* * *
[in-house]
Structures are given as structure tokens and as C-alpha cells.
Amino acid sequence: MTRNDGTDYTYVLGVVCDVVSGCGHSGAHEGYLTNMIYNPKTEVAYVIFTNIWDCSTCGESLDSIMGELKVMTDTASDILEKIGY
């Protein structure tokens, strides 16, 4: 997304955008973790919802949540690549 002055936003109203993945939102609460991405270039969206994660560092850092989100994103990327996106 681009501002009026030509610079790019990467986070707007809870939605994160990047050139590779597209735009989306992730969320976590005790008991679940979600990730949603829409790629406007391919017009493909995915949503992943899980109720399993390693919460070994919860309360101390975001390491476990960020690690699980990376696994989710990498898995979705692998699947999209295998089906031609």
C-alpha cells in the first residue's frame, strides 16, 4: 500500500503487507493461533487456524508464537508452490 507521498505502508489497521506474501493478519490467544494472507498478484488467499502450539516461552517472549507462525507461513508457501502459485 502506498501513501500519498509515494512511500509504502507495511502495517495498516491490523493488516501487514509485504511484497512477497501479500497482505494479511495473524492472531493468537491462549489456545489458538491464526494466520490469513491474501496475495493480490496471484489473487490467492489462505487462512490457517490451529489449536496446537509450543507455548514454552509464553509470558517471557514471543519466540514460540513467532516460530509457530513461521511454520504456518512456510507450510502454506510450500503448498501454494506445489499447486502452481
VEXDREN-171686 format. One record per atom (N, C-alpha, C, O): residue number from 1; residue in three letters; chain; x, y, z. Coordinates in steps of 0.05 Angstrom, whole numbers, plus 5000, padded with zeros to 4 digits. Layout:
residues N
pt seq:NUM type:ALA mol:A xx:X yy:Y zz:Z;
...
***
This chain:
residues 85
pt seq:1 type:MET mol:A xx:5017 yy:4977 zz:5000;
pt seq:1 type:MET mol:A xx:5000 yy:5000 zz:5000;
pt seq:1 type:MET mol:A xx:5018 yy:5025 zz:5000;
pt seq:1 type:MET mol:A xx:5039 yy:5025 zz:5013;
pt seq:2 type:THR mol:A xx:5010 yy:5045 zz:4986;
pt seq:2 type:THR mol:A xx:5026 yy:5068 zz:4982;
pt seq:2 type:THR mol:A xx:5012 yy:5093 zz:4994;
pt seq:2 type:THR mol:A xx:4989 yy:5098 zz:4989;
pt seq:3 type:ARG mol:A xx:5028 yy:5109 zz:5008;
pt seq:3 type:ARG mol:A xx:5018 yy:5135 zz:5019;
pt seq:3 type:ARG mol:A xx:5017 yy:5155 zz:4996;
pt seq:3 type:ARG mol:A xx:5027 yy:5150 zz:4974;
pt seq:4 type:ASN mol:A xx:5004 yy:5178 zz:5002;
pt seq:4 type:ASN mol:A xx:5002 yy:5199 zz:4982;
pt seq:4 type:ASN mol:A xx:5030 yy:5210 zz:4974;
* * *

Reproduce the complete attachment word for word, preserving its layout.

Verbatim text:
[in-house]
Structures are given as structure tokens and as C-alpha cells.
Amino acid sequence: MTRNDGTDYTYVLGVVCDVVSGCGHSGAHEGYLTNMIYNPKTEVAYVIFTNIWDCSTCGESLDSIMGELKVMTDTASDILEKIGY
């Protein structure tokens, strides 16, 4: 997304955008973790919802949540690549 002055936003109203993945939102609460991405270039969206994660560092850092989100994103990327996106 681009501002009026030509610079790019990467986070707007809870939605994160990047050139590779597209735009989306992730969320976590005790008991679940979600990730949603829409790629406007391919017009493909995915949503992943899980109720399993390693919460070994919860309360101390975001390491476990960020690690699980990376696994989710990498898995979705692998699947999209295998089906031609």
C-alpha cells in the first residue's frame, strides 16, 4: 500500500503487507493461533487456524508464537508452490 507521498505502508489497521506474501493478519490467544494472507498478484488467499502450539516461552517472549507462525507461513508457501502459485 502506498501513501500519498509515494512511500509504502507495511502495517495498516491490523493488516501487514509485504511484497512477497501479500497482505494479511495473524492472531493468537491462549489456545489458538491464526494466520490469513491474501496475495493480490496471484489473487490467492489462505487462512490457517490451529489449536496446537509450543507455548514454552509464553509470558517471557514471543519466540514460540513467532516460530509457530513461521511454520504456518512456510507450510502454506510450500503448498501454494506445489499447486502452481
VEXDREN-171686 format. One record per atom (N, C-alpha, C, O): residue number from 1; residue in three letters; chain; x, y, z. Coordinates in steps of 0.05 Angstrom, whole numbers, plus 5000, padded with zeros to 4 digits. Layout:
residues N
pt seq:NUM type:ALA mol:A xx:X yy:Y zz:Z;
...
***
This chain:
residues 85
pt seq:1 type:MET mol:A xx:5017 yy:4977 zz:5000;
pt seq:1 type:MET mol:A xx:5000 yy:5000 zz:5000;
pt seq:1 type:MET mol:A xx:5018 yy:5025 zz:5000;
pt seq:1 type:MET mol:A xx:5039 yy:5025 zz:5013;
pt seq:2 type:THR mol:A xx:5010 yy:5045 zz:4986;
pt seq:2 type:THR mol:A xx:5026 yy:5068 zz:4982;
pt seq:2 type:THR mol:A xx:5012 yy:5093 zz:4994;
pt seq:2 type:THR mol:A xx:4989 yy:5098 zz:4989;
pt seq:3 type:ARG mol:A xx:5028 yy:5109 zz:5008;
pt seq:3 type:ARG mol:A xx:5018 yy:5135 zz:5019;
pt seq:3 type:ARG mol:A xx:5017 yy:5155 zz:4996;
pt seq:3 type:ARG mol:A xx:5027 yy:5150 zz:4974;
pt seq:4 type:ASN mol:A xx:5004 yy:5178 zz:5002;
pt seq:4 type:ASN mol:A xx:5002 yy:5199 zz:4982;
pt seq:4 type:ASN mol:A xx:5030 yy:5210 zz:4974;